OUTRAGED residents living in Dreghorn are staging daily protests after discovering THREE convicted sex offenders are living among them.

Worried parents and neighbours have joined together for the last two nights to stage a peaceful, protest in the streets where they say there is a "paedophile triangle".

The impromptu meets were held after residents had seen a Facebook post by the UK Database which shared pictures and details on the three men who, they say, have been convicted of child sex charges and who they claim are living in properties in Tiree Court and Ronaldsay Court.

Colin Burns, who headed up the protests said once the news hit social media, the community felt compelled to act.

He told the Times: "They have basically set up this paedophile triangle where the three of them have been put in amongst us. We hope that having these protests will make the council and the police see that this village does not want paedophiles living here. We won't stand for it. "

Another villager, Ian Hay added: "We want North Ayrshire Council and the police to get the message that we are not going to put up with paedophiles. Dreghorn is not a paedophile haven."

Parents who attended the protest voiced concerns about the fact that both the streets act as a thoroughfare for youngsters coming to and from Dreghorn Primary School and Greenwood Academy.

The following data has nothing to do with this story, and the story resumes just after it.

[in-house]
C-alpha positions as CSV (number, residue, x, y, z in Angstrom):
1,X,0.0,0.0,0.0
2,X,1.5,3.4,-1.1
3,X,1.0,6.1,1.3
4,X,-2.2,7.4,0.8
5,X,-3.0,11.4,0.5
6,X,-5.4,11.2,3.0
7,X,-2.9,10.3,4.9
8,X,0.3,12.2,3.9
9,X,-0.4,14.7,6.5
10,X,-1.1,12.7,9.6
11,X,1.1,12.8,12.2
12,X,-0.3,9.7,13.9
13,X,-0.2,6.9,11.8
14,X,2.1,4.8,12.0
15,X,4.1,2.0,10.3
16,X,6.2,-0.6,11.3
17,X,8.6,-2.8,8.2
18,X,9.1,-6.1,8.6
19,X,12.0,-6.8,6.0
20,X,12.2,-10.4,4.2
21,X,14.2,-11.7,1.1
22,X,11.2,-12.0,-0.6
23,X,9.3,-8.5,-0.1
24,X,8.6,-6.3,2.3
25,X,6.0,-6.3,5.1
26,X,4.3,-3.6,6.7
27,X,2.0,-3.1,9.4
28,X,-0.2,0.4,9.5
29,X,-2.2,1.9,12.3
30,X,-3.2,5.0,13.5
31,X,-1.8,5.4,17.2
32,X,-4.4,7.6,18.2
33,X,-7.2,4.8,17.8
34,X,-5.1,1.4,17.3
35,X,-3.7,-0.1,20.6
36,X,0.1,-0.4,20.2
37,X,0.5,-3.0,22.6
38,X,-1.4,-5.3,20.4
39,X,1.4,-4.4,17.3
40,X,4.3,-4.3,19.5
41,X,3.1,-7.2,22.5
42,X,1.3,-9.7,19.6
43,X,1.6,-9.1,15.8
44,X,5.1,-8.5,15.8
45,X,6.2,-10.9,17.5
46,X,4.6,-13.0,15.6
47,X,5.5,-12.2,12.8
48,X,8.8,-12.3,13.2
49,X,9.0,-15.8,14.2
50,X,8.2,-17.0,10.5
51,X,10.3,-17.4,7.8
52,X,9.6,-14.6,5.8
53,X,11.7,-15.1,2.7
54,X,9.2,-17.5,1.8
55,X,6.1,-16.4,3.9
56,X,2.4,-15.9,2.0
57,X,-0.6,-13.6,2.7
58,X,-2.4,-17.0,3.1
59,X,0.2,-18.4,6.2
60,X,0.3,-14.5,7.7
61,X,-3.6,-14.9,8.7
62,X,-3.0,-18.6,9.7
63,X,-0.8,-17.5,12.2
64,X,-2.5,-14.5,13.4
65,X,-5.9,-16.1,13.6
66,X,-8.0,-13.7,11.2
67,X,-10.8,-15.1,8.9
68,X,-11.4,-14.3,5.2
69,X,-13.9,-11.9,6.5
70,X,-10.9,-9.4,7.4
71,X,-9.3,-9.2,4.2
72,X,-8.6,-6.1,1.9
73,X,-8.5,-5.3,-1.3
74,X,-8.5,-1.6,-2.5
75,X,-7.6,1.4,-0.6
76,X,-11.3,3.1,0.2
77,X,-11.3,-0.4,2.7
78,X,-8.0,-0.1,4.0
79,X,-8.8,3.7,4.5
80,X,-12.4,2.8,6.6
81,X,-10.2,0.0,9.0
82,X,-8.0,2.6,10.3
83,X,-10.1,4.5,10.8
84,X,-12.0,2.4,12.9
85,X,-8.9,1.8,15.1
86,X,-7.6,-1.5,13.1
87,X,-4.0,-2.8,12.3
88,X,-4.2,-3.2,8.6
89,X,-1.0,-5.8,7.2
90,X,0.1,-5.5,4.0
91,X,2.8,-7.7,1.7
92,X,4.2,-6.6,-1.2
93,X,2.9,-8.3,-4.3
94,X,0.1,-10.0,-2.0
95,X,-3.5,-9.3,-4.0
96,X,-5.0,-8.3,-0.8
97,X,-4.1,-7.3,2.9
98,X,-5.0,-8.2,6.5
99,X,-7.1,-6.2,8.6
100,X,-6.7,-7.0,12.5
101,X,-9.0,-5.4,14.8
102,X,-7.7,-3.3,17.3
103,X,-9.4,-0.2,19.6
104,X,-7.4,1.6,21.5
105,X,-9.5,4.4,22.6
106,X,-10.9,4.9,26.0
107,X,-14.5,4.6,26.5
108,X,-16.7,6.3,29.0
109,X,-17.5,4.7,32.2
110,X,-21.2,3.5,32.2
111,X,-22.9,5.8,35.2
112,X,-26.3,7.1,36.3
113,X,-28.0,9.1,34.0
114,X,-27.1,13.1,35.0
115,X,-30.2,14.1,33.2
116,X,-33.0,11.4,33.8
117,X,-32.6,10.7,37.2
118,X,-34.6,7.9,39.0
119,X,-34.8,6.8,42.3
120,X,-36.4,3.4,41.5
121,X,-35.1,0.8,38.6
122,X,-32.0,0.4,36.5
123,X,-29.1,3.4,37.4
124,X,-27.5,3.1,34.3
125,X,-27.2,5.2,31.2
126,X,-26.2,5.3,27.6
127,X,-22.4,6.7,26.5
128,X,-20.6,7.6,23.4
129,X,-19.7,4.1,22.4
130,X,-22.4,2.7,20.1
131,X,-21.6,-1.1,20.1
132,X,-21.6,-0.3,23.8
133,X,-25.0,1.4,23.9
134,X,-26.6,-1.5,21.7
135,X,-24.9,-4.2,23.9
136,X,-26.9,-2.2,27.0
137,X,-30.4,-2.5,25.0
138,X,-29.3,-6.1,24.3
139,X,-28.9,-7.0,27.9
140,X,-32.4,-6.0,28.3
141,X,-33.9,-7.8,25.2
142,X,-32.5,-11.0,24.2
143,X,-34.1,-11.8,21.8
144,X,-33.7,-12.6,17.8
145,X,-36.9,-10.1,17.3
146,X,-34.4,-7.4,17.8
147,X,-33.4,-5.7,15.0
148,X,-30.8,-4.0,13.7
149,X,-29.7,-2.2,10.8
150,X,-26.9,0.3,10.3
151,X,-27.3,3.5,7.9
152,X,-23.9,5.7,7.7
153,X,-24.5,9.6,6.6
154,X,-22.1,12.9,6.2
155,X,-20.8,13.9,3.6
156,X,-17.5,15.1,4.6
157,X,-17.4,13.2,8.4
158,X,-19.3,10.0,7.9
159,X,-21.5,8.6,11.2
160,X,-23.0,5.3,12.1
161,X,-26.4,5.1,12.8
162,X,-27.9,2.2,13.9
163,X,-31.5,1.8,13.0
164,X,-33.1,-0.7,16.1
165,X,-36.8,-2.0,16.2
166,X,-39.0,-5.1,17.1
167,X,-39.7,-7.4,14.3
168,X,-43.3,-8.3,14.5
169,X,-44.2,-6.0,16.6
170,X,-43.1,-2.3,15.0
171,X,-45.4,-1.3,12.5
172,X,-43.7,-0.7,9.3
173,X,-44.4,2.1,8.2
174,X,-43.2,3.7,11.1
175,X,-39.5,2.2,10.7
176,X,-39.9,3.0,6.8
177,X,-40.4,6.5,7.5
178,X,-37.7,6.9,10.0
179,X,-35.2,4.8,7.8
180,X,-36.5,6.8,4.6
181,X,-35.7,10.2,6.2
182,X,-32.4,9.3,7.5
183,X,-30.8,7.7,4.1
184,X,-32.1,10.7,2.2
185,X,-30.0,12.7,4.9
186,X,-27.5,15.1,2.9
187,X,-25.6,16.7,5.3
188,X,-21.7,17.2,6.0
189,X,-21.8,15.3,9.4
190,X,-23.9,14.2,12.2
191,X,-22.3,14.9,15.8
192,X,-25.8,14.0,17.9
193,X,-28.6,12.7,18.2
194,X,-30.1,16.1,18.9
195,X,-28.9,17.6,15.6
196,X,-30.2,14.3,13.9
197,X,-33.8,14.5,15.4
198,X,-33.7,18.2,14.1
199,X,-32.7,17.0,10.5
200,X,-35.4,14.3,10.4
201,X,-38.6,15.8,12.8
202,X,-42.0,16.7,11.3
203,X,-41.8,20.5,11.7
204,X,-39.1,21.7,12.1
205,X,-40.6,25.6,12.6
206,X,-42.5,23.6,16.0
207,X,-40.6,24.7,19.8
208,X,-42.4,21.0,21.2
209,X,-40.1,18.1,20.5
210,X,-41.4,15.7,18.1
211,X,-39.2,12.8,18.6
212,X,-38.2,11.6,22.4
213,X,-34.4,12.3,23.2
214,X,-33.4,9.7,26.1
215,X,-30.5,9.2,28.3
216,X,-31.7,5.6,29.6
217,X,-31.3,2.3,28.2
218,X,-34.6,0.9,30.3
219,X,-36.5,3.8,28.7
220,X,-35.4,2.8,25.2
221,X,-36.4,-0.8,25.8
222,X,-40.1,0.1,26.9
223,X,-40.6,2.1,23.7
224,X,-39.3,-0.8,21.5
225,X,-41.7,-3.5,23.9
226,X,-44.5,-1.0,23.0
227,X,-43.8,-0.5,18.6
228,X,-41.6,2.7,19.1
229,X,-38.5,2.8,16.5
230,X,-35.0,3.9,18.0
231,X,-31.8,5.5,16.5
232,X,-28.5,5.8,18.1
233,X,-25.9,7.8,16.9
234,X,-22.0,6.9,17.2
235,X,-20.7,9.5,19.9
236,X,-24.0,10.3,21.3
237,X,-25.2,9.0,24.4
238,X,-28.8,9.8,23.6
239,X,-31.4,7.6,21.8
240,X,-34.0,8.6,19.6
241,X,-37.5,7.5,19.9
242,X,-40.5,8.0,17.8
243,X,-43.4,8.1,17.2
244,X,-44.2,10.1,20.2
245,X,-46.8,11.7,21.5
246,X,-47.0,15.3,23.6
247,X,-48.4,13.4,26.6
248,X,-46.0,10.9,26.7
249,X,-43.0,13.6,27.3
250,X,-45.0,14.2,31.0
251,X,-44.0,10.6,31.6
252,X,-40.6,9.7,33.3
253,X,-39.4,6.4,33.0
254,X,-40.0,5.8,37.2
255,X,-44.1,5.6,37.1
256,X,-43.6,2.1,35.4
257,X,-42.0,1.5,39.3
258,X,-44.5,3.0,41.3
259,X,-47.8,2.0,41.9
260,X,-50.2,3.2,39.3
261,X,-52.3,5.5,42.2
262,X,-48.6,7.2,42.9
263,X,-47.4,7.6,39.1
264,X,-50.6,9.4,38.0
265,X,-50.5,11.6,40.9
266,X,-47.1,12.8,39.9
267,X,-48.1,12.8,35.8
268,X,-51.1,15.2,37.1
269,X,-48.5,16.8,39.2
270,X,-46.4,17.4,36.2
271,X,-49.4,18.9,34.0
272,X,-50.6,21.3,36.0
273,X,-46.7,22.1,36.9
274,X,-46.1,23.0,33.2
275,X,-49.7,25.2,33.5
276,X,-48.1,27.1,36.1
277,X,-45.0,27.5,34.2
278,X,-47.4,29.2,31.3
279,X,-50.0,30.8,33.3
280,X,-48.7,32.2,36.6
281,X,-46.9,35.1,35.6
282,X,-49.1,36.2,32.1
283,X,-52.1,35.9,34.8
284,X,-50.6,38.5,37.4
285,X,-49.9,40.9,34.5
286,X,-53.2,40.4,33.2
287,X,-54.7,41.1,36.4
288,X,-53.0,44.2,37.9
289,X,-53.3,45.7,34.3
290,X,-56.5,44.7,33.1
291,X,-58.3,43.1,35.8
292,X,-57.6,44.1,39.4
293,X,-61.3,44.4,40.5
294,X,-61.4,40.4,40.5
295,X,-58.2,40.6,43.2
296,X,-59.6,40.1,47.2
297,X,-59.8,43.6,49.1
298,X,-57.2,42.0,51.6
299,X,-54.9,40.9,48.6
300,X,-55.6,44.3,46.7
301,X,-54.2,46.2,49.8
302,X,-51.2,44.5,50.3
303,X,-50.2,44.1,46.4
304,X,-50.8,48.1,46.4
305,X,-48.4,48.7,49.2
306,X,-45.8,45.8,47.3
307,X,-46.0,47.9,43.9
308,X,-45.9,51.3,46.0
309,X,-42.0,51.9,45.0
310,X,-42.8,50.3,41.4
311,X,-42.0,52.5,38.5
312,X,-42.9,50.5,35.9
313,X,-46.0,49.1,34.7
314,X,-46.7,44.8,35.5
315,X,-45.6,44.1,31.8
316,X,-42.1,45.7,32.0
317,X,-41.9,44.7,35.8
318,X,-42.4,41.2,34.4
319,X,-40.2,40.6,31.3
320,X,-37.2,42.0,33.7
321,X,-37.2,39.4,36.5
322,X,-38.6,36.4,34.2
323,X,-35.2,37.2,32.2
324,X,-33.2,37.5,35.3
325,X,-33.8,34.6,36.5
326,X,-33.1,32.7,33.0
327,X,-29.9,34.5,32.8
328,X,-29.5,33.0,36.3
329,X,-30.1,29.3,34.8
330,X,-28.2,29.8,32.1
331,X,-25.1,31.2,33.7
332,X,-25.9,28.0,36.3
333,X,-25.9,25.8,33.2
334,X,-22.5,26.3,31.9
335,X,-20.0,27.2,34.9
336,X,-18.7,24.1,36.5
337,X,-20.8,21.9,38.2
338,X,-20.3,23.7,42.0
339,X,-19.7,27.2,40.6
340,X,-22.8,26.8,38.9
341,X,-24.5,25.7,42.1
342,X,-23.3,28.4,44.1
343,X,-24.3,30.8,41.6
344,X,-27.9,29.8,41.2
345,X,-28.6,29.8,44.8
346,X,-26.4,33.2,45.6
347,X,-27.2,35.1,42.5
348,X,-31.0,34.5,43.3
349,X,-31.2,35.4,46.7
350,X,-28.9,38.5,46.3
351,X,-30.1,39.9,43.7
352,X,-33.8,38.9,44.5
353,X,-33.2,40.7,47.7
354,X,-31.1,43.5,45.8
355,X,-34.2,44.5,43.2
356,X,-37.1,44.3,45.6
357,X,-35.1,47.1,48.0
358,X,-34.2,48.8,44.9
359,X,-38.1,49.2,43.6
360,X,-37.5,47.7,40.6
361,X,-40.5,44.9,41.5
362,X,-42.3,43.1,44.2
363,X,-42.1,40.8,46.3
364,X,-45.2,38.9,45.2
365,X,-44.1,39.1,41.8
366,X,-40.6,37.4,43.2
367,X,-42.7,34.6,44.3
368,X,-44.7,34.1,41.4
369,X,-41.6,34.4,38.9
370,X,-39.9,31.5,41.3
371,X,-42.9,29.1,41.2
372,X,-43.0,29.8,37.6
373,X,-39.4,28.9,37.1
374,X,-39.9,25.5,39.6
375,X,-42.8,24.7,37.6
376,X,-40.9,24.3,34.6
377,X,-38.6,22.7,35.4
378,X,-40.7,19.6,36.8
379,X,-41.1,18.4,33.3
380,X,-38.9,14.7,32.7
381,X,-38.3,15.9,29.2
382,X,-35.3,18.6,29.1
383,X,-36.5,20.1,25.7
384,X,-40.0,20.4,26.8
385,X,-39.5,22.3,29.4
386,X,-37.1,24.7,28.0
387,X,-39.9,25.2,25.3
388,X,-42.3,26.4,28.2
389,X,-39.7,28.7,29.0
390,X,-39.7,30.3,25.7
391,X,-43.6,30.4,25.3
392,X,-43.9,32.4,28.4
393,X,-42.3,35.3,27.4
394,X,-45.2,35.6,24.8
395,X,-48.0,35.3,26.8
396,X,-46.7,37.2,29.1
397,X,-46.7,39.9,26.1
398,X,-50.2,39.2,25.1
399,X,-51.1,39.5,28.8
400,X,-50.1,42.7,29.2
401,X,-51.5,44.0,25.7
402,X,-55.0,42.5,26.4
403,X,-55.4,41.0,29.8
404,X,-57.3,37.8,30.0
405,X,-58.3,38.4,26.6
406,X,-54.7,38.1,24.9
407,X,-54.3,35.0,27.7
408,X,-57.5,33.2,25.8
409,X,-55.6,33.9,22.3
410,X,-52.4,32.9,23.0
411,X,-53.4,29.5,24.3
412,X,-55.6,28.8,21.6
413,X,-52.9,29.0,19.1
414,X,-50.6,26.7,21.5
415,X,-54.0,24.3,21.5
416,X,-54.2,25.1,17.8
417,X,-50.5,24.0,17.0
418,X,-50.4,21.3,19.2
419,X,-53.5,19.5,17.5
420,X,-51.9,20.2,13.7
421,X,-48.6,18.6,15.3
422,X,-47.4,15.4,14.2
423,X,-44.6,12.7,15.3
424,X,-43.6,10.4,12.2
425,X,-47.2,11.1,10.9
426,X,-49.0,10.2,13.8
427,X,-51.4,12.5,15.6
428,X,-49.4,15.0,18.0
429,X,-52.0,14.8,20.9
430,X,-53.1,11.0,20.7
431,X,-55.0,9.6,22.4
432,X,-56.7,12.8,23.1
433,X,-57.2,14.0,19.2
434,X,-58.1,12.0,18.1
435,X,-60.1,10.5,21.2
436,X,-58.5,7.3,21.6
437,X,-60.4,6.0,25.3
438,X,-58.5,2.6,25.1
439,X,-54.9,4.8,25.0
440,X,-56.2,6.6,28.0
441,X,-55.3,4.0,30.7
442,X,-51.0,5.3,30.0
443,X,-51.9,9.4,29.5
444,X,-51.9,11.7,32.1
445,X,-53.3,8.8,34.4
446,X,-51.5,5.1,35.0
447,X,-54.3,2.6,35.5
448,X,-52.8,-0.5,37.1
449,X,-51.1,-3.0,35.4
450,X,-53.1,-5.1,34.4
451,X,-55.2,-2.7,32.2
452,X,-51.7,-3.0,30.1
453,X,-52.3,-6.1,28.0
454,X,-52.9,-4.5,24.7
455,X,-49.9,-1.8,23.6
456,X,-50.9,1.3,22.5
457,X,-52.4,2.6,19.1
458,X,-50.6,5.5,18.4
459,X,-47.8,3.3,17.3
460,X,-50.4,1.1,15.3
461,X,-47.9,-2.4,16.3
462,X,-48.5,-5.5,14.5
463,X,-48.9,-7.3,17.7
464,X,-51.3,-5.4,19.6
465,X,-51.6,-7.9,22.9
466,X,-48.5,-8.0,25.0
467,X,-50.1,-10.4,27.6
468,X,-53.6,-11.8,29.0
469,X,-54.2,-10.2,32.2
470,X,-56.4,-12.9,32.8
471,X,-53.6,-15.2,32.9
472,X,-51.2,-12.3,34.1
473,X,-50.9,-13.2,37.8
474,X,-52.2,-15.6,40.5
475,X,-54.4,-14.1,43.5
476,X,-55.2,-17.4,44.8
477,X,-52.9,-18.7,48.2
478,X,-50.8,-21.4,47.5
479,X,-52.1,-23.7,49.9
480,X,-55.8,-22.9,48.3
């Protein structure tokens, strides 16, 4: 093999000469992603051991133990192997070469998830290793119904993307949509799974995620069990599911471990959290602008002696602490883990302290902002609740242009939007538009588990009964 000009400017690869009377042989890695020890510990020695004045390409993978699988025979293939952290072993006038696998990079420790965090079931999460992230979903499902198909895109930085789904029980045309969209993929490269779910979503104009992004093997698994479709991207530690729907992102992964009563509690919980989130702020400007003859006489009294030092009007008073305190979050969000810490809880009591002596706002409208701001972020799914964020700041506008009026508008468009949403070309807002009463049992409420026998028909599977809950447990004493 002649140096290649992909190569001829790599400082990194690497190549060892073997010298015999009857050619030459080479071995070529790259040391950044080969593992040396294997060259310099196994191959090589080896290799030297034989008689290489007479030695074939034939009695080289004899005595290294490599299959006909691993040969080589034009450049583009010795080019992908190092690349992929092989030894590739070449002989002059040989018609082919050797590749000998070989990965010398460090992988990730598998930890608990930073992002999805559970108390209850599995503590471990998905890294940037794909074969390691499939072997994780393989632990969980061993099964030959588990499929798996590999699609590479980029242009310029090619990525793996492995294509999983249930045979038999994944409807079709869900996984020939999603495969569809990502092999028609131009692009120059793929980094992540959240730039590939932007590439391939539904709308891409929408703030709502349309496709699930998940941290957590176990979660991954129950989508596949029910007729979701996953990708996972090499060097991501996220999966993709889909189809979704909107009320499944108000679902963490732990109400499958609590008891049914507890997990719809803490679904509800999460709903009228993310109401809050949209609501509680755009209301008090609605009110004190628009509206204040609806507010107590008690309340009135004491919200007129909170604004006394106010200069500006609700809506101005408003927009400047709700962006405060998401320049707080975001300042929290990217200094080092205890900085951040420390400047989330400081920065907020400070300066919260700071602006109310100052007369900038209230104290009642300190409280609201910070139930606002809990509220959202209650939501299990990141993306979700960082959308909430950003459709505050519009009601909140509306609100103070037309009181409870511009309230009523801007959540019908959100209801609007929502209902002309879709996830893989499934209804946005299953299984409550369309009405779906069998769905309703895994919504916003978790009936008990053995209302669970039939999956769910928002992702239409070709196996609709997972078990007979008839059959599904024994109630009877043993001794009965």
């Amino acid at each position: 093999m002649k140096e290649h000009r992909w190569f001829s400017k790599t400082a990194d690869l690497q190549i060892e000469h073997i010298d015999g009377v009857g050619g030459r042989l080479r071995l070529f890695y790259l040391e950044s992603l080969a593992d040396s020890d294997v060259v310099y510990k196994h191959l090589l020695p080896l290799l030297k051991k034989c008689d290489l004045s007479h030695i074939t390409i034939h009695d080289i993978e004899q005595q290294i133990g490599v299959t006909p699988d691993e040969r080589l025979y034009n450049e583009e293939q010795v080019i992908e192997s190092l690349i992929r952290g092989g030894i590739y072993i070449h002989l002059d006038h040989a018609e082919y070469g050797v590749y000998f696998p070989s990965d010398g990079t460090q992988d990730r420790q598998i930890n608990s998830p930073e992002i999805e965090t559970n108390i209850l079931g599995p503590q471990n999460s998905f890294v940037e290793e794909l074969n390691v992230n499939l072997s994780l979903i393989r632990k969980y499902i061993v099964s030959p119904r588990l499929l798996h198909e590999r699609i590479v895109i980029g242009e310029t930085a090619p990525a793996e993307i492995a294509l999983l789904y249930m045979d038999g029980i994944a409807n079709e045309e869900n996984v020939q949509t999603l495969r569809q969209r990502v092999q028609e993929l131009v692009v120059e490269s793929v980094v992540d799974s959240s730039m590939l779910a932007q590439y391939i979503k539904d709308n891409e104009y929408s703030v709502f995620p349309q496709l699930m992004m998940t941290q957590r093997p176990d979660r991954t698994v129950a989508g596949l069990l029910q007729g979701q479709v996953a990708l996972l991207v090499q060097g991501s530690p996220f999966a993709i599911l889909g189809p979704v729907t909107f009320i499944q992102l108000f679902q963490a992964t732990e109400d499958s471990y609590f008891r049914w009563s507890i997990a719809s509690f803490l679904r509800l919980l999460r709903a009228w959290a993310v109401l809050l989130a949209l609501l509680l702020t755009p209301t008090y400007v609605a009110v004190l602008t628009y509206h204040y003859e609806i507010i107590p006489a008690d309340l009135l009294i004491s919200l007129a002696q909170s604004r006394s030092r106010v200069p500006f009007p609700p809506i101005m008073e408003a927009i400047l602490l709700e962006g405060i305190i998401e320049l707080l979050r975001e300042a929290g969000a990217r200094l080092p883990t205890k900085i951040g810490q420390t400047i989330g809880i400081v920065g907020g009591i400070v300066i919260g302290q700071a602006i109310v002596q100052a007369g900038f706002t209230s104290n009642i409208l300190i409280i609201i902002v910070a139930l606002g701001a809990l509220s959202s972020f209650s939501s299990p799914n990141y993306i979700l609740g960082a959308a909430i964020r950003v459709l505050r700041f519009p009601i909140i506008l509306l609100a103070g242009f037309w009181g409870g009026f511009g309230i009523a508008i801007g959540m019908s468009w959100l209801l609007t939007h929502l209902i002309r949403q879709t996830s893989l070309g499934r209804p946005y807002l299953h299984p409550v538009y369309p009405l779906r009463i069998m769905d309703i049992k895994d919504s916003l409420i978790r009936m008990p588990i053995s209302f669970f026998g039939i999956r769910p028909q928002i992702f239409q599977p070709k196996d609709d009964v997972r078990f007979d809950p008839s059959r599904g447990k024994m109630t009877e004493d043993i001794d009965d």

Nicole Wright said: "We just want our kids to go out and play and be safe. There is two schools near these streets and a play park. None of us feel like we can let our kids out safely now."

Another mum, Sandra Meney, who has two children aged eight and two, added: "Let's see if the councillors who make these decisions on where to put these people would like them to be living next door to their children and grandchildren. I don't think so."

Mum-of-two Coleen Richards said: "I just wish they were able to let us know when they are moving these people in to live next door. We have a right to know."

The decision on where to rehome sex offenders after they have been convicted or released from prison is taken by MAPPA - Multi-Agency Public Protection Arrangements. 

It is the process through which the Police, Probation and Prison Services work together with other agencies, including the relevant local authority, to manage the risks posed by violent and sexual offenders living in the community in order to protect the public.

A spokeswoman for Police Scotland said: “If you think someone may be abusing children, please contact the police rather than taking the law into your own hands.

"Police Scotland is fully committed to the investigation of child abuse using all of its resources, nationally and locally, to protect Scotland's children. If you are concerned that children may be at risk or suspect someone may be abusing children then please call 999 if you think there is immediate threat, or 101."

For the full story see next week's Irvine Times. Out on Tuesday.